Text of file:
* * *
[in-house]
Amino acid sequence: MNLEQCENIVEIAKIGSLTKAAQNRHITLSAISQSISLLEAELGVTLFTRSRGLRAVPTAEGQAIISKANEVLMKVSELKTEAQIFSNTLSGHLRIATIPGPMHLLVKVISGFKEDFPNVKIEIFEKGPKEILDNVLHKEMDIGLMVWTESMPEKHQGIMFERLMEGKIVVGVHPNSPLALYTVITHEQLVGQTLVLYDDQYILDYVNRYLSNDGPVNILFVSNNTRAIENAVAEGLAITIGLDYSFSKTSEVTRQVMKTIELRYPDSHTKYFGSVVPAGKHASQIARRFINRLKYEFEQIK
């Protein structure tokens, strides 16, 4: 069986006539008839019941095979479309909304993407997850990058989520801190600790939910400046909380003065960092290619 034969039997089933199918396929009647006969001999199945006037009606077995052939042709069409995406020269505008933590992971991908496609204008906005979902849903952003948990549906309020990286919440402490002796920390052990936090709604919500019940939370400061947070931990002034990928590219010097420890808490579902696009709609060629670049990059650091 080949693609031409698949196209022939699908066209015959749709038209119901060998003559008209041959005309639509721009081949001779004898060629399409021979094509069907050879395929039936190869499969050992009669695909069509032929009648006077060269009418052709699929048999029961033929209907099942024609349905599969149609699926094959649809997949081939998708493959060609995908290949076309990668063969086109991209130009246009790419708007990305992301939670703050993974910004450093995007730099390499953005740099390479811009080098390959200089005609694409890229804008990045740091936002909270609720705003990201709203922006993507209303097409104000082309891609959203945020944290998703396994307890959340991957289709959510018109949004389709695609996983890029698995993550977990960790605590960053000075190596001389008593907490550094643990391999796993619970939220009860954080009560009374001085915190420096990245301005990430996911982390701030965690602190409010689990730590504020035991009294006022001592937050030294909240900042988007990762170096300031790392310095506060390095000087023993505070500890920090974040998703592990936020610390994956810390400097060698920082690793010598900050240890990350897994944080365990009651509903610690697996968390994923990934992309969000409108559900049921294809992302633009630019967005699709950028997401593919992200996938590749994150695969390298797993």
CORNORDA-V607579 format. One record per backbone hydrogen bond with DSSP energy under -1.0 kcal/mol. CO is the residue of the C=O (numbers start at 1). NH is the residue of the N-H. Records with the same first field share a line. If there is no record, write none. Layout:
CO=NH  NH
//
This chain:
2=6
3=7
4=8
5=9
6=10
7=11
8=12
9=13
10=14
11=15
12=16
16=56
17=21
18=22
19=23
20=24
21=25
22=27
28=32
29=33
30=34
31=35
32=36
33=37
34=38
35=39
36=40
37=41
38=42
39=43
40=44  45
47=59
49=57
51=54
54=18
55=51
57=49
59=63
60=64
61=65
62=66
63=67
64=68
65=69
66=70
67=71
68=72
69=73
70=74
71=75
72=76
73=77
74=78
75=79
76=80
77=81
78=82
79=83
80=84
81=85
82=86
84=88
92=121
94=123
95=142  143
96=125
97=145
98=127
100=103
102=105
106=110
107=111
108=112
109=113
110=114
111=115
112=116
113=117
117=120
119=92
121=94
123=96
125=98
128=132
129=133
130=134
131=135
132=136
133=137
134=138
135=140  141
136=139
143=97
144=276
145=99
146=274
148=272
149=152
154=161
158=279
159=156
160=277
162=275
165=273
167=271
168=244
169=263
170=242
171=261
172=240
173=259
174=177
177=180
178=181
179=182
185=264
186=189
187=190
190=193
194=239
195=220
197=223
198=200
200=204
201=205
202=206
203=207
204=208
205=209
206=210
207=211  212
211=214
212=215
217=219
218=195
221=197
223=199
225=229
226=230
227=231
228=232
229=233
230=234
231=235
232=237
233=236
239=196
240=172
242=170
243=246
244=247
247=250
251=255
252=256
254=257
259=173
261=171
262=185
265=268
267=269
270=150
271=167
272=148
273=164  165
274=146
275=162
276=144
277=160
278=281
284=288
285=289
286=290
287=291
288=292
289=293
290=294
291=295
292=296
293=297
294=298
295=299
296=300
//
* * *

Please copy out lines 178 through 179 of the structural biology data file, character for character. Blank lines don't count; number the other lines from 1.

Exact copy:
285=289
286=290